By Miriam Bell
Successful celebrity journalist by day, severe anxiety disorder sufferer by night: Allison Kugel lived a double life for many years before she hit rock bottom but she lived to tell her tale.
Kugel, who describes herself as a nice Jewish girl from Long Island, New York, recently released her book, Journaling Fame: A Memoir of a Life Unhinged and on the Record, which recounts that journey.
The book aims to de-mystify and de-stigmatise anxiety disorders by illustrating the dichotomy that was her life by showing people just how different her external life was from what was going on inside her.
It does this by providing raw descriptions of Kugel’s bruising struggles with anxiety and panic, which saw her hospitalised on multiple occasions, interspersed with her memories of, and excerpts from her interviews with, a parade of celebrities and notable figures.
Before Kugel’s anxiety disorder came to a head in 2012, she scored over 200 in-depth celebrity interviews with a who’s who of modern day stars including the Kardashians, 50 Cent, Shaquille O’Neal, Russell Simmons, Stan Lee, and Elle Macpherson.
But while the book is steeped with glamour as a result, it is Kugel’s mission to share her story in order to reach out to the millions of people living with anxiety disorders and depression that is compelling.
Anxiety disorders constitute a major health crisis in the US, affecting 40 million Americans. In New Zealand one in four people suffer from anxiety, panic attacks and phobias.
Kugel said that, after suffering in embarrassment and isolation throughout most of her life, she wants to talk about a topic that is misunderstood and not covered nearly enough in media.
Further, she wants to share the tools and techniques she learned, and the wisdom she gained, during her battle for her own mental health.
“During the couple of months in 2012 when my anxiety and agoraphobia was off the charts, I was forced to put my career on the back burner, and getting well literally became my career for a few months.
“I became a very obedient patient with my doctors. I put myself in their hands and listened because I had no choice. Through trial and error with various medications, different methods of therapy, self-help techniques and my own spiritual studies, I healed. And in the process l learned a lot.”
First and foremost, she learned never to give up and to keep walking towards the light at the end of the table. She also learned that mental illness needs to be attacked on several fronts such as talk therapy, sometimes medication, nutrition, breathing and visualization, and journaling.
Those struggling with mental illness shouldn’t be afraid to ask for help, to take the help, to trust their doctors and advisors, nor should they keep secrets out of fear of judgment or feelings of shame, Kugel said.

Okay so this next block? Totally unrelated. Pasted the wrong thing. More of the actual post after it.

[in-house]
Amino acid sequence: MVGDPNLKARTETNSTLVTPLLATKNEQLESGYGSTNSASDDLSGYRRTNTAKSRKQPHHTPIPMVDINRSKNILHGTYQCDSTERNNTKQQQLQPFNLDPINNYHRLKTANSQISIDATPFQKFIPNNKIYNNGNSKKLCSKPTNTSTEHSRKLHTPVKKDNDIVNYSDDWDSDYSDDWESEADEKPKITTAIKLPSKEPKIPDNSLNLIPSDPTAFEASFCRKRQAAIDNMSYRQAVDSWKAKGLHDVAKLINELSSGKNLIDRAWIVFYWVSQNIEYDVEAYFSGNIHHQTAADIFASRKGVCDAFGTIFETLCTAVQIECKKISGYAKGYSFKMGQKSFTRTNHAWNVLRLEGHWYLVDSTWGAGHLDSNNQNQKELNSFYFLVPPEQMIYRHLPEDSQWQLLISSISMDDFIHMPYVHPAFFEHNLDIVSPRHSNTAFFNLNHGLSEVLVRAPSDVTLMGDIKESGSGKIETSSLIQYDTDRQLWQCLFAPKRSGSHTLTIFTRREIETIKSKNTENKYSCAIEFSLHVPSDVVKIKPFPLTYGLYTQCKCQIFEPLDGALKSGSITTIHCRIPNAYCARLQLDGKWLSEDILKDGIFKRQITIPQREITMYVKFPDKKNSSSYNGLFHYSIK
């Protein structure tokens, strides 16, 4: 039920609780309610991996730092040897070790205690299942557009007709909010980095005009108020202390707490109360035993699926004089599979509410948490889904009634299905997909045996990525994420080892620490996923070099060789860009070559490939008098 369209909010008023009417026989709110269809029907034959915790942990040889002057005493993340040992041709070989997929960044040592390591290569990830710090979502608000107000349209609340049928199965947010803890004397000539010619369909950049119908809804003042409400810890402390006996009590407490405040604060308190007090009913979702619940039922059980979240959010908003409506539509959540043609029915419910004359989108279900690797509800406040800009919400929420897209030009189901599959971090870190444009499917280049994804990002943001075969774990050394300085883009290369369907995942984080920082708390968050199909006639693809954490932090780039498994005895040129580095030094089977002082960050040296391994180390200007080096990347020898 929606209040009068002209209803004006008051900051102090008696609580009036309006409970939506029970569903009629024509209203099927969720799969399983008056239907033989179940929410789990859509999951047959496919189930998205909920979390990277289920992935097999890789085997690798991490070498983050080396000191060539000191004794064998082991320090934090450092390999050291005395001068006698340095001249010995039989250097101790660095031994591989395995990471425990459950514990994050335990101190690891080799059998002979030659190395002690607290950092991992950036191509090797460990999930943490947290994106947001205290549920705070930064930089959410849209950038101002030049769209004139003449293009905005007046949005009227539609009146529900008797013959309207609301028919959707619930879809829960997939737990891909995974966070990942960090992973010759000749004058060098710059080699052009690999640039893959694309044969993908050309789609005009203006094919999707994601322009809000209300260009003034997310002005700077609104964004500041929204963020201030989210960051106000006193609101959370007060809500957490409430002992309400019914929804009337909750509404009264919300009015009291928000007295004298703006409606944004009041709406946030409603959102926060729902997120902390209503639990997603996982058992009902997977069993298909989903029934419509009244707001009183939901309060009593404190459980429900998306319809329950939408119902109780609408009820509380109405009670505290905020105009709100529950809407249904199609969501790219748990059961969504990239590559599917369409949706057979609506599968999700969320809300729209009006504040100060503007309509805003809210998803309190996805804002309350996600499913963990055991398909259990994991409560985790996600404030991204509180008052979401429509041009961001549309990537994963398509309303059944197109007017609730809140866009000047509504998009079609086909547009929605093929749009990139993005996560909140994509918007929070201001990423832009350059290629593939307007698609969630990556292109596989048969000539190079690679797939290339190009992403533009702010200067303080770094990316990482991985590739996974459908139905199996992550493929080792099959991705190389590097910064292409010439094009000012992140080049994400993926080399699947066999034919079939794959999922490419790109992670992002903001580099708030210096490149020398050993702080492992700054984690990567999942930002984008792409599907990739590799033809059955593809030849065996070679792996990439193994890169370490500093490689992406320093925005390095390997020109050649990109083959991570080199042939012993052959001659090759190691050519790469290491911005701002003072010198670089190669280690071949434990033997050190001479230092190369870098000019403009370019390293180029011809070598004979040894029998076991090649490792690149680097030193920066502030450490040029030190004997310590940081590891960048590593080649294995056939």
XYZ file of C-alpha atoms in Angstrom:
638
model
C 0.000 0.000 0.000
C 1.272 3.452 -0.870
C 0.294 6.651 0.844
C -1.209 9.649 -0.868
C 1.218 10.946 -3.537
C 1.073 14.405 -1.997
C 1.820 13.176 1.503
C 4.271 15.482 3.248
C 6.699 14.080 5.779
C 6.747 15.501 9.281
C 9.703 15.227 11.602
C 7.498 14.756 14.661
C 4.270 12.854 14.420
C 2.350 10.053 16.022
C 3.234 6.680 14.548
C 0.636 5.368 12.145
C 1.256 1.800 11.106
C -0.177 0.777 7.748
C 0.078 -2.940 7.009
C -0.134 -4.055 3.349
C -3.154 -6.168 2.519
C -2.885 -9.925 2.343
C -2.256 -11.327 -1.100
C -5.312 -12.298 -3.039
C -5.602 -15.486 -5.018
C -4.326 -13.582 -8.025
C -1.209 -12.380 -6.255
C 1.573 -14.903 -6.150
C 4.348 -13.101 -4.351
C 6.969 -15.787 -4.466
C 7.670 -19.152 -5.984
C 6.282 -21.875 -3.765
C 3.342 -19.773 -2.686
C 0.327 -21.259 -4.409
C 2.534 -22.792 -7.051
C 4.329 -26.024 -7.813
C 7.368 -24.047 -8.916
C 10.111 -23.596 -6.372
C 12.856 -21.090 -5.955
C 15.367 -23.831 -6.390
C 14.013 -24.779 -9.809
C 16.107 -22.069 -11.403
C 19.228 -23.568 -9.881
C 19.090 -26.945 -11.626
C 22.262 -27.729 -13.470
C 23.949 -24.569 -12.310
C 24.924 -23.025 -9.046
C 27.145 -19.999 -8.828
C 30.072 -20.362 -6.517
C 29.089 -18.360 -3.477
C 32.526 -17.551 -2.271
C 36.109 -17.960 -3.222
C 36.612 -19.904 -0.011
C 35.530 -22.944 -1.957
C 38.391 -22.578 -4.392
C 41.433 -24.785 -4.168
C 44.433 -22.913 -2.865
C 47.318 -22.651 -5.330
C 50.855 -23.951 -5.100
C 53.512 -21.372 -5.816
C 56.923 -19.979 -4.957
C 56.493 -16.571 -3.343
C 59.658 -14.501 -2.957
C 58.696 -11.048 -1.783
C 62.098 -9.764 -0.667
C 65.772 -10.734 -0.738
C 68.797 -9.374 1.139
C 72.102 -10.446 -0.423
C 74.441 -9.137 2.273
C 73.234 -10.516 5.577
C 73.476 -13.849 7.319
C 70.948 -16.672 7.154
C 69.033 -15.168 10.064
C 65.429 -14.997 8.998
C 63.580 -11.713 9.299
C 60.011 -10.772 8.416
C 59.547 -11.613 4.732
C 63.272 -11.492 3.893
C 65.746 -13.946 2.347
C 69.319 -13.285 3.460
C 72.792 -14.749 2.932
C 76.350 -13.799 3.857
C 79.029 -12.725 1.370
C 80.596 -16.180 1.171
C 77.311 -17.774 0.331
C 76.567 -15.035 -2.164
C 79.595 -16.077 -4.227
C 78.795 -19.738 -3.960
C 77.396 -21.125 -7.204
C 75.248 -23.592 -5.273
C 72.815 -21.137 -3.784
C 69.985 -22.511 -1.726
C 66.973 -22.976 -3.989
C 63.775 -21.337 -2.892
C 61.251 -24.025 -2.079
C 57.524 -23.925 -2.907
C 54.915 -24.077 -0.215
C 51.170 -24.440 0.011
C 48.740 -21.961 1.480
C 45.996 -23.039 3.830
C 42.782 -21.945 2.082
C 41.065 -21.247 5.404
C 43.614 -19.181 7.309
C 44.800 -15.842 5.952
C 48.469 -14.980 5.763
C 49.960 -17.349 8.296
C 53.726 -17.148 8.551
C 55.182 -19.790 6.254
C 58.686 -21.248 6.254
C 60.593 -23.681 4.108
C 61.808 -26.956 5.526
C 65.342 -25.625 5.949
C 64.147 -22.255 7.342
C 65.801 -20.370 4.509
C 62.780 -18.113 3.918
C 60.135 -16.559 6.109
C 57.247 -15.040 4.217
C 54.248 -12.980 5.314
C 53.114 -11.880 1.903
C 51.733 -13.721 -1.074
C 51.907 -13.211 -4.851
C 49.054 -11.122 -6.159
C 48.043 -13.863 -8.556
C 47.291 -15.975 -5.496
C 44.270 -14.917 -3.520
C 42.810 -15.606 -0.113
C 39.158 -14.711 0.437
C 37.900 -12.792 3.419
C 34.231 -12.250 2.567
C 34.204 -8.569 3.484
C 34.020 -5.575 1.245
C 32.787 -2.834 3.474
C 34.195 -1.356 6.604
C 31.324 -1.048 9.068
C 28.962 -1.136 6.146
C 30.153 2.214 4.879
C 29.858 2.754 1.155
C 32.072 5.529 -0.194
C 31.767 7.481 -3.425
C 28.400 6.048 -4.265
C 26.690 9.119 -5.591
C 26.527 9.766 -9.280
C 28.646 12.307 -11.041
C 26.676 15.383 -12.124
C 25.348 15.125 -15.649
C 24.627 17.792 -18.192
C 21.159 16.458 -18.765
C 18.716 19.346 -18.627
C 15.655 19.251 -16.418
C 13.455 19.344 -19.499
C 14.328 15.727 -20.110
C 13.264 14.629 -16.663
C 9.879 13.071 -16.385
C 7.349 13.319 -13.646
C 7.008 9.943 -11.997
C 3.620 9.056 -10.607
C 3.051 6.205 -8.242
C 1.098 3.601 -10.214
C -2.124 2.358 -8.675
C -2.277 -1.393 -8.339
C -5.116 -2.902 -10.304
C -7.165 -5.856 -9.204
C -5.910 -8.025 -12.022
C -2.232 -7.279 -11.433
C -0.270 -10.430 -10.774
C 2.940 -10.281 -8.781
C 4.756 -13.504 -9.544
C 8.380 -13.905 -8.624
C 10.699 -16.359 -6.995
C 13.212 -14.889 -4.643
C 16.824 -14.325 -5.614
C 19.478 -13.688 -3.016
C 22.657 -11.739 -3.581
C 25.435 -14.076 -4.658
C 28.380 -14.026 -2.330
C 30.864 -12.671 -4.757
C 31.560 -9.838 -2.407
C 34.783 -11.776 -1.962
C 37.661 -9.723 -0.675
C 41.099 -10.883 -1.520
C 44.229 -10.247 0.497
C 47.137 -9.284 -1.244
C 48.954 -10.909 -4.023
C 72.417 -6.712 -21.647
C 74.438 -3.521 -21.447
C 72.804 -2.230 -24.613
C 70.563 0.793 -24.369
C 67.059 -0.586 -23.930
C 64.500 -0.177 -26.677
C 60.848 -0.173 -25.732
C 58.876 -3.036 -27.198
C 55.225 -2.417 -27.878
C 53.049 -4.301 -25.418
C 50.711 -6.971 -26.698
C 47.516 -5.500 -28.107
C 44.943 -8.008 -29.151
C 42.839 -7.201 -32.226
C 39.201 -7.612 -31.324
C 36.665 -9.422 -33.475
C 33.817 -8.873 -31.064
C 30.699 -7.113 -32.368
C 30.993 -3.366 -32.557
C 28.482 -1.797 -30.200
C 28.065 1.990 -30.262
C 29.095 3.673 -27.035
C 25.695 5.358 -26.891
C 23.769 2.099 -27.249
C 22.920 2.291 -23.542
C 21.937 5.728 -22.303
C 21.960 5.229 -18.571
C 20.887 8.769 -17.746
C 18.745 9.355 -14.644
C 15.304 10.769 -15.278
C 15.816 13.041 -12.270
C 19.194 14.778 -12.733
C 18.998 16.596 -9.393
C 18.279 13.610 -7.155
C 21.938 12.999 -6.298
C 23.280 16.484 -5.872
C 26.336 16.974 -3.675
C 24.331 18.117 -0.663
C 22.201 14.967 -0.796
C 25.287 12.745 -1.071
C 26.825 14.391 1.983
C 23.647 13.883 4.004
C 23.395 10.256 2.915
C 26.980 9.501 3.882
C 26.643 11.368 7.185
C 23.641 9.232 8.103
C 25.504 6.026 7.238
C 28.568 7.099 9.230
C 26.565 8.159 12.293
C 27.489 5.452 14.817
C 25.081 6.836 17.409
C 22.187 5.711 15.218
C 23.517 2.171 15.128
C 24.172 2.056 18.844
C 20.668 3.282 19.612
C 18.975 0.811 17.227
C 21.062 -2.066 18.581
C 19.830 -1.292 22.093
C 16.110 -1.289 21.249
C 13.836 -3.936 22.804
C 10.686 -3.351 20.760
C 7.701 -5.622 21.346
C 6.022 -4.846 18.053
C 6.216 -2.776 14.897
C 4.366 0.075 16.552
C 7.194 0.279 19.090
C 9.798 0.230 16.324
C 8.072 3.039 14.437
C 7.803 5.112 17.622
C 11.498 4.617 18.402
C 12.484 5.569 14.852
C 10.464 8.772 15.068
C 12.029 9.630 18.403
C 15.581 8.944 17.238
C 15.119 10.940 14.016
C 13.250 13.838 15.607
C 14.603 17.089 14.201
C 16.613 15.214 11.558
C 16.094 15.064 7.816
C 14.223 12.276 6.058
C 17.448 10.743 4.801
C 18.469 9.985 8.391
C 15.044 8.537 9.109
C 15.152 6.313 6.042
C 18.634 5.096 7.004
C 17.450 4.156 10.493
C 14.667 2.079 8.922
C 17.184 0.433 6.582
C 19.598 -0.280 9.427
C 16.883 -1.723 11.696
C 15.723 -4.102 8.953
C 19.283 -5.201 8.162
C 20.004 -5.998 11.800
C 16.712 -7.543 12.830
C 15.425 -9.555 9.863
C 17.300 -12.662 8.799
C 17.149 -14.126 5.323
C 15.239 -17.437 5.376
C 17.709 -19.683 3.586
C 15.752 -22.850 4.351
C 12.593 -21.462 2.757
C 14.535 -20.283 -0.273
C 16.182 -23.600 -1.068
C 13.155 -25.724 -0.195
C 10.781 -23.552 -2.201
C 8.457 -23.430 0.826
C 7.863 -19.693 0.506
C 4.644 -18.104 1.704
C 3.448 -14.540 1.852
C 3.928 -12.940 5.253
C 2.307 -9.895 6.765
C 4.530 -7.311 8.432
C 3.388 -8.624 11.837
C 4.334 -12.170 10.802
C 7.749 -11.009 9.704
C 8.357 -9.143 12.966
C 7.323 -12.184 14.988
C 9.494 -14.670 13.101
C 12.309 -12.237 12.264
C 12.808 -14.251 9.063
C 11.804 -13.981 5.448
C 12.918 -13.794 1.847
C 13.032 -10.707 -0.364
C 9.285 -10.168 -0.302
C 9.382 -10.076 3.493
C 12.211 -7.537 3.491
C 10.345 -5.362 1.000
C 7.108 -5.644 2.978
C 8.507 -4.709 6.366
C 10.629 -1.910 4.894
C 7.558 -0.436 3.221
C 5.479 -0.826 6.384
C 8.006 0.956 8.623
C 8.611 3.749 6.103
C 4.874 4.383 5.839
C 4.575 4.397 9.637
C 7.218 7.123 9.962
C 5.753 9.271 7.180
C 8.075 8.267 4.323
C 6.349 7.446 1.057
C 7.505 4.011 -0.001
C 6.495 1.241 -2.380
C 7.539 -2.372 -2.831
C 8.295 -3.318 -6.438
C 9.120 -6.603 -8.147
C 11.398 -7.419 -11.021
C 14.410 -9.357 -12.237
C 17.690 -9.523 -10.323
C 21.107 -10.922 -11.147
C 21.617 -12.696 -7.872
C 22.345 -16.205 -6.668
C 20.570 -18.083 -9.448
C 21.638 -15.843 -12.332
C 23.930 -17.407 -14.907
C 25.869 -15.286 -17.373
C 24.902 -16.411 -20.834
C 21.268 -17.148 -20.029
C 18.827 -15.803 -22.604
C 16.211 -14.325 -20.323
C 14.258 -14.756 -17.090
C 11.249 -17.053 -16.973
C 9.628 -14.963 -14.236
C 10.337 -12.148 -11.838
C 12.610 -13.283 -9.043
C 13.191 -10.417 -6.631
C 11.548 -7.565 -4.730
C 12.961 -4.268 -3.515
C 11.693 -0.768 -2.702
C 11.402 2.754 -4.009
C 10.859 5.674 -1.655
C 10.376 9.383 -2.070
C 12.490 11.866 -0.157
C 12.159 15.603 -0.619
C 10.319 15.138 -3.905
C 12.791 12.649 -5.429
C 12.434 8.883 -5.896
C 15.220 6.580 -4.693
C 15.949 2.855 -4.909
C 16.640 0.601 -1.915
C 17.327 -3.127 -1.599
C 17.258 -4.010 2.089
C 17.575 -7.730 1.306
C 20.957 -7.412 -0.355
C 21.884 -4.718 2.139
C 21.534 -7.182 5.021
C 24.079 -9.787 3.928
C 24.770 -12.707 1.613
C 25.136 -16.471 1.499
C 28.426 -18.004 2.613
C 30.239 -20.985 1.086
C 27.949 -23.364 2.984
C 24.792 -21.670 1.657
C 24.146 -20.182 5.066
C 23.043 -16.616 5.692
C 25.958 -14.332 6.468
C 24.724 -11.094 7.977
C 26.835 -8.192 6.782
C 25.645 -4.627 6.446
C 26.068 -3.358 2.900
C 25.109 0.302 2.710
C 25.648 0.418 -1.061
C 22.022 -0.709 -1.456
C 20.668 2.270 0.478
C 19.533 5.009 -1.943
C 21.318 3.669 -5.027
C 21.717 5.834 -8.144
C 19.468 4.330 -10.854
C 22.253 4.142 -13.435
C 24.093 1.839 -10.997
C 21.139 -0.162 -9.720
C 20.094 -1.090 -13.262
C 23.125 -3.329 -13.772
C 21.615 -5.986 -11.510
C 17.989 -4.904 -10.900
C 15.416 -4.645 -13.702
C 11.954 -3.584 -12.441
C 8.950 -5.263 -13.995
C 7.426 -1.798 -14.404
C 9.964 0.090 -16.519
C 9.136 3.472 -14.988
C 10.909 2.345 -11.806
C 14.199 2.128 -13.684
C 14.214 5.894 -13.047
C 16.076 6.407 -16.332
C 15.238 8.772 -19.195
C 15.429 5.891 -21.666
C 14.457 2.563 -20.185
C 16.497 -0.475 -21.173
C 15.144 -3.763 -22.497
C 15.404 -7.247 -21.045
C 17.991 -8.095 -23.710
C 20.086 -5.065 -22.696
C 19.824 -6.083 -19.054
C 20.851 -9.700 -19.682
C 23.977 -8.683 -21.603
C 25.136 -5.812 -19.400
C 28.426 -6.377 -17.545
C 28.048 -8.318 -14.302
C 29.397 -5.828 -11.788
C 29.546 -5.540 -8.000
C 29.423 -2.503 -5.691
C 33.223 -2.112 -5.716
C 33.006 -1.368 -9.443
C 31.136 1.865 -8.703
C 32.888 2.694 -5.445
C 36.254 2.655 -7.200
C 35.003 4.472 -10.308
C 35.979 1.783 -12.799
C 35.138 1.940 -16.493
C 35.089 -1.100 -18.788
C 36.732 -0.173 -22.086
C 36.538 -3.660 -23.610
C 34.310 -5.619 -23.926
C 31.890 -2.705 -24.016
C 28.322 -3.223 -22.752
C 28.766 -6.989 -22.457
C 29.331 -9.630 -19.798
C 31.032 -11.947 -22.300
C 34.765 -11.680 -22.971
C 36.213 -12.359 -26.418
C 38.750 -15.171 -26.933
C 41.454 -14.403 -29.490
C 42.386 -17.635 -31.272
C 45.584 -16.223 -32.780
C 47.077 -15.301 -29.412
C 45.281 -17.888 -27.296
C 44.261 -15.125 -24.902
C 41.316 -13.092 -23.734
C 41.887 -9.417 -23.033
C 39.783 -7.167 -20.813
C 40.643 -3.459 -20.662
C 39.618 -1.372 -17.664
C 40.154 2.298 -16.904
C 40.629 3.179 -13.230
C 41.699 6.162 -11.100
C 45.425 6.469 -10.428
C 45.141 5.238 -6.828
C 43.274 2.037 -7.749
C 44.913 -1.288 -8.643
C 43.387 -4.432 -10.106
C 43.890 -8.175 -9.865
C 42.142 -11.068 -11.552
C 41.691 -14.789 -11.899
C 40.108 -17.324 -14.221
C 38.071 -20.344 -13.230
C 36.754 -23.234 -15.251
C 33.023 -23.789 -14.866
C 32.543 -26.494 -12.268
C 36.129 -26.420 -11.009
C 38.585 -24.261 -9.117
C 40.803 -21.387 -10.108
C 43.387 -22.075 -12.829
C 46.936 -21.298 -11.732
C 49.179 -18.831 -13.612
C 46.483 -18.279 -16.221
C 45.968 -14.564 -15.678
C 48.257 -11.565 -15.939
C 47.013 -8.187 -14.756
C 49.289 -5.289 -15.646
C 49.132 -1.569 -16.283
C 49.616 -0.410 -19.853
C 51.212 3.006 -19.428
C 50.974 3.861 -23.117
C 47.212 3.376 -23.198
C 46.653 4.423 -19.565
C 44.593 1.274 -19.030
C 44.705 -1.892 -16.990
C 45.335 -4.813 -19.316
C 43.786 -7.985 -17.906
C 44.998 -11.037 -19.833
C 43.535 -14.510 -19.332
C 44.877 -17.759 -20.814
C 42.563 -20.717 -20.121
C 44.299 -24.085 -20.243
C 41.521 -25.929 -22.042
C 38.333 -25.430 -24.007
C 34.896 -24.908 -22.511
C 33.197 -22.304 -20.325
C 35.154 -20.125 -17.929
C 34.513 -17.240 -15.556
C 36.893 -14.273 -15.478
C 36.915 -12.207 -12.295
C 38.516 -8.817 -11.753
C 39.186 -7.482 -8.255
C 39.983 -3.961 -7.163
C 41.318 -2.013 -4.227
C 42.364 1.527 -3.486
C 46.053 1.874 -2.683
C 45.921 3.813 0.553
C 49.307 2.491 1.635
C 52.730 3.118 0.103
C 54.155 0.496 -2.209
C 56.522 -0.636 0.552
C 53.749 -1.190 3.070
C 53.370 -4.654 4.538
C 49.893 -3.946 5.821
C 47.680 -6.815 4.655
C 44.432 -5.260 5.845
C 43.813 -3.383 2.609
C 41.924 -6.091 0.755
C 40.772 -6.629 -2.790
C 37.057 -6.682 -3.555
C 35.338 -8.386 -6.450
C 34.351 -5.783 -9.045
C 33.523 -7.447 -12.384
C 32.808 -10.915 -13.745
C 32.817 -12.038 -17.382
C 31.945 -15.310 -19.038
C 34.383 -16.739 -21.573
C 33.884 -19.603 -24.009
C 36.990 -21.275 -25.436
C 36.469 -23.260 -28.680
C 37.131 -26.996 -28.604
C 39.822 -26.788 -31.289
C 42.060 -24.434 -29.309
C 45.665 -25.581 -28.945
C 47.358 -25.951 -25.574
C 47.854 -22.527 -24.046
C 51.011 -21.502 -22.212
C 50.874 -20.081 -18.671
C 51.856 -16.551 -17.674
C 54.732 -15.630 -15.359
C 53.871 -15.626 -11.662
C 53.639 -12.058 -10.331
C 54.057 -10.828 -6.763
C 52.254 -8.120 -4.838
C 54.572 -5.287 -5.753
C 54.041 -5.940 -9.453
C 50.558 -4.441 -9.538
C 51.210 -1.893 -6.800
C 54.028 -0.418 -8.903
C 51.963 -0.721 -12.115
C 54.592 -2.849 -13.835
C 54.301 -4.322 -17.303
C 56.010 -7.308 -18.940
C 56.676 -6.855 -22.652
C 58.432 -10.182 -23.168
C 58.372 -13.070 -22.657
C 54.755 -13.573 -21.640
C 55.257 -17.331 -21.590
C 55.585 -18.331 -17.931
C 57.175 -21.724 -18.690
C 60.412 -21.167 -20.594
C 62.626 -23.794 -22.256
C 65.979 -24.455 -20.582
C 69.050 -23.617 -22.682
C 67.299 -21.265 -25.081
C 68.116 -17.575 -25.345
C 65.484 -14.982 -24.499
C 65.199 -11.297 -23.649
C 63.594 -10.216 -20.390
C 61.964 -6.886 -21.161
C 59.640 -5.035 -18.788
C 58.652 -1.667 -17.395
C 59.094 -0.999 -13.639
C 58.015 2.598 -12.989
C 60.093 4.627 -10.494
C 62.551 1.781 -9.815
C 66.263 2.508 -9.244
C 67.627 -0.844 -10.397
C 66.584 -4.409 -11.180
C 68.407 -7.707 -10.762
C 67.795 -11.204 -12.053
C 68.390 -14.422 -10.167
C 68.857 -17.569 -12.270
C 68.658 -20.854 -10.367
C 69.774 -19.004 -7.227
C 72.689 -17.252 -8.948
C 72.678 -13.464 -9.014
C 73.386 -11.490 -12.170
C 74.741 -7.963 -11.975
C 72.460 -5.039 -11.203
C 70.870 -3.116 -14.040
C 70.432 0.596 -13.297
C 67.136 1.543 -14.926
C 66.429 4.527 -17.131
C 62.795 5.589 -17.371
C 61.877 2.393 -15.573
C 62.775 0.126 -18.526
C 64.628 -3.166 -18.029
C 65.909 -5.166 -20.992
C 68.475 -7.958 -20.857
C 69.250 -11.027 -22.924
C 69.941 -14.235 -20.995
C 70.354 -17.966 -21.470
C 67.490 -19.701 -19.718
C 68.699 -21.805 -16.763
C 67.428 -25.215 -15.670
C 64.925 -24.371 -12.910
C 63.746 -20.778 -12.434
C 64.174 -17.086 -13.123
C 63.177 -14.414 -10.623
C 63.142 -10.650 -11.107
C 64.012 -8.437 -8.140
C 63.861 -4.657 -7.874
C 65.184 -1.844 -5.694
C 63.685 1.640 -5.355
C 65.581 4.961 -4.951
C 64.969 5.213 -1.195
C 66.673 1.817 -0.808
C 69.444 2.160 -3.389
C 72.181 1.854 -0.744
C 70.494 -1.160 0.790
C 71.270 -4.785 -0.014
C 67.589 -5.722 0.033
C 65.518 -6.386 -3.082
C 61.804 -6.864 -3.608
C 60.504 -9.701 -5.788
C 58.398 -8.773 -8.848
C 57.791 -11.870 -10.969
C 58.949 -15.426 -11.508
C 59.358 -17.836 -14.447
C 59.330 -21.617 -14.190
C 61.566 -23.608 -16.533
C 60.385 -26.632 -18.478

“Take things one day at a time. Seek out as many opportunities to laugh as possible. Have unwavering faith in your own resiliency and your ability to recover. If you can’t have that faith, ask someone you trust to tell you that they have enough faith in your recovery for both of you until you have the strength to believe in your own ability to recover.”
For Kugel, her spirituality and her faith has also helped her in more ways than she can express. And Judaism is a big part of that.
“Judaism is my core; it’s who I am and where I come from,” she said. “I feel that my Jewish identity ties me to my grandparents, my great grandparents, my lineage and it fills me with a sense of pride and a feeling of community around me. As you know, wherever you go in the world, Jews are all connected by our collective suffering and triumphs and accomplishments and our distinct values.”
Additionally, Judaism has laid down her foundation of memories. “Memories of the High Holidays spent at temple and then at family gatherings, family traditions, love, sharing. It’s been my foundation and I am raising my son in the Jewish faith.”
Of all the notable people she has interviewed in her career, it was her interview with Anne Frank’s first cousin and (then) last living direct relative, Bernard Elias, that was one of her career highlights, Kugel added.
“I was in awe of the fact that Mr. Elias was willing to speak with me and share all of his memories of his childhood with Anne. It just meant the world to me, plus there were so many synchronicities surrounding that interview that I just felt it was arranged by my grandfather who had recently passed.”
For that reason, she devoted a whole chapter of her book to Bernard Elias and believes that anyone who is connected to their Jewish heritage will particularly enjoy that chapter of the book.
These days, Kugel is running a media company and doing PR consulting, as well as promoting a mobile app, Upitch, that she has developed and doing speaking engagements at bookstores and at mental health organizations in relation to her book
“I am realising that I have a passion for helping people and I intend to do a lot more speaking in front of mental health experts as well as wider audiences, communities and organizations. Connecting with people through my book and through speaking has been helping a lot of people and I am really excited about that.”